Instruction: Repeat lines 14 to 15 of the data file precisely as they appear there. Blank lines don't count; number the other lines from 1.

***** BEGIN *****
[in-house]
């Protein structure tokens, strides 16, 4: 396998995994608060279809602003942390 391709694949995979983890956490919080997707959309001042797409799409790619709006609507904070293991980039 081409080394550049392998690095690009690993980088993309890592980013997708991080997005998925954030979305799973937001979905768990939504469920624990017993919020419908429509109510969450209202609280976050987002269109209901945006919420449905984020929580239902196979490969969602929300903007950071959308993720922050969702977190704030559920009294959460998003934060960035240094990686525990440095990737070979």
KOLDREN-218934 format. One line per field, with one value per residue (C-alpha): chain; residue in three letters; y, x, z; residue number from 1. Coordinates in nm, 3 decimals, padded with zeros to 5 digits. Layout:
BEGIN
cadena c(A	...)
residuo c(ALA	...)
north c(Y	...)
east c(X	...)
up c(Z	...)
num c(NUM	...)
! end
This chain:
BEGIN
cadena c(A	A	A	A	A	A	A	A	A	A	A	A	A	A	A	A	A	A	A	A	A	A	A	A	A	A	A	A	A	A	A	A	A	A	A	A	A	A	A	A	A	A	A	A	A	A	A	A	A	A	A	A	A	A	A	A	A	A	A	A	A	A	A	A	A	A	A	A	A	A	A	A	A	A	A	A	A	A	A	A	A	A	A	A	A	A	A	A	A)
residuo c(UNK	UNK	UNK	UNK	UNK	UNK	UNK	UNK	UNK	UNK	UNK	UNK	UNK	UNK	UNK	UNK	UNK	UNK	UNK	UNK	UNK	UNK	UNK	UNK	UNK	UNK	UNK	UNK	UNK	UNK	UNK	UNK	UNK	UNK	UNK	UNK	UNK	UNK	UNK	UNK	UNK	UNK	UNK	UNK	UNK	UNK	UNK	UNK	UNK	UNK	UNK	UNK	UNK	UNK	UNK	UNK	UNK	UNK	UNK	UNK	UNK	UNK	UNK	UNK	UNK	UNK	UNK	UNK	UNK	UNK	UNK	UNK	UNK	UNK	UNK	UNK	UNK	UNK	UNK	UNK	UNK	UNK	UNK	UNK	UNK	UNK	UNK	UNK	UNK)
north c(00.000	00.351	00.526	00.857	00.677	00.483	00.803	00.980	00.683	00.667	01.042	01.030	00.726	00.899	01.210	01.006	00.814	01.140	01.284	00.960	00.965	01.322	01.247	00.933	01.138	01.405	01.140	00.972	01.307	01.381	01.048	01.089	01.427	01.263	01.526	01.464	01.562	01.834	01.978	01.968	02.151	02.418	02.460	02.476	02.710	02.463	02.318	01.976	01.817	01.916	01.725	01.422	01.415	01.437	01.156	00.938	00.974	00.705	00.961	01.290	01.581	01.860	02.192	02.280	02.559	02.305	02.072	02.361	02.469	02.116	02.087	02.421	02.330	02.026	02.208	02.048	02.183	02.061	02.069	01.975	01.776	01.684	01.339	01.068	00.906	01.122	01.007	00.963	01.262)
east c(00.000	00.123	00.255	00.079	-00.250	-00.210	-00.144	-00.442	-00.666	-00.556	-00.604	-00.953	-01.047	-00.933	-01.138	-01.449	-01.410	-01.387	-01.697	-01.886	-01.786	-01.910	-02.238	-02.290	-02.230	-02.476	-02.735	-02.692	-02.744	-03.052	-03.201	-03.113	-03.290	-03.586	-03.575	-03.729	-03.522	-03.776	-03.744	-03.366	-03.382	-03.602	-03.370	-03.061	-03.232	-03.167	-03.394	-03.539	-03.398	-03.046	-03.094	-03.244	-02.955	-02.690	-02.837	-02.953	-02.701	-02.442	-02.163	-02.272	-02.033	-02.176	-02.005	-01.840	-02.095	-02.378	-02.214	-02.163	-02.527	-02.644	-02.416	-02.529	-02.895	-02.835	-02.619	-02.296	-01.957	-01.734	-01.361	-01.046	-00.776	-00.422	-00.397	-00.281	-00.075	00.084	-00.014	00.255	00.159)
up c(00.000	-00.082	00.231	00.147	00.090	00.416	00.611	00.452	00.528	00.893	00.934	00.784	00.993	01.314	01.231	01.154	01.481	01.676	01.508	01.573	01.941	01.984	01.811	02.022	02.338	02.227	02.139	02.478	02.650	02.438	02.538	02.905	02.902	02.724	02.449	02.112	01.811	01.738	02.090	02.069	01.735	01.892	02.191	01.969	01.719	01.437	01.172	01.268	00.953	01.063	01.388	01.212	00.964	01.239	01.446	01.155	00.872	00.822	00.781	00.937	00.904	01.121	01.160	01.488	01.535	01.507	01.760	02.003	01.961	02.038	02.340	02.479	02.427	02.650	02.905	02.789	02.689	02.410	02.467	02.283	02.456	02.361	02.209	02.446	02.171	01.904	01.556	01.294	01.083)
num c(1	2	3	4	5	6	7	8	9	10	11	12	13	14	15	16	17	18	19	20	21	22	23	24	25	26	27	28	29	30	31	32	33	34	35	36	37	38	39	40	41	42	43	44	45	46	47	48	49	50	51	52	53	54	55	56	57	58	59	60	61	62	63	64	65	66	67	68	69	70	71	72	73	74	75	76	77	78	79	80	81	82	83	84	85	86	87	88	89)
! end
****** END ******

cadena c(A	A	A	A	A	A	A	A	A	A	A	A	A	A	A	A	A	A	A	A	A	A	A	A	A	A	A	A	A	A	A	A	A	A	A	A	A	A	A	A	A	A	A	A	A	A	A	A	A	A	A	A	A	A	A	A	A	A	A	A	A	A	A	A	A	A	A	A	A	A	A	A	A	A	A	A	A	A	A	A	A	A	A	A	A	A	A	A	A)
residuo c(UNK	UNK	UNK	UNK	UNK	UNK	UNK	UNK	UNK	UNK	UNK	UNK	UNK	UNK	UNK	UNK	UNK	UNK	UNK	UNK	UNK	UNK	UNK	UNK	UNK	UNK	UNK	UNK	UNK	UNK	UNK	UNK	UNK	UNK	UNK	UNK	UNK	UNK	UNK	UNK	UNK	UNK	UNK	UNK	UNK	UNK	UNK	UNK	UNK	UNK	UNK	UNK	UNK	UNK	UNK	UNK	UNK	UNK	UNK	UNK	UNK	UNK	UNK	UNK	UNK	UNK	UNK	UNK	UNK	UNK	UNK	UNK	UNK	UNK	UNK	UNK	UNK	UNK	UNK	UNK	UNK	UNK	UNK	UNK	UNK	UNK	UNK	UNK	UNK)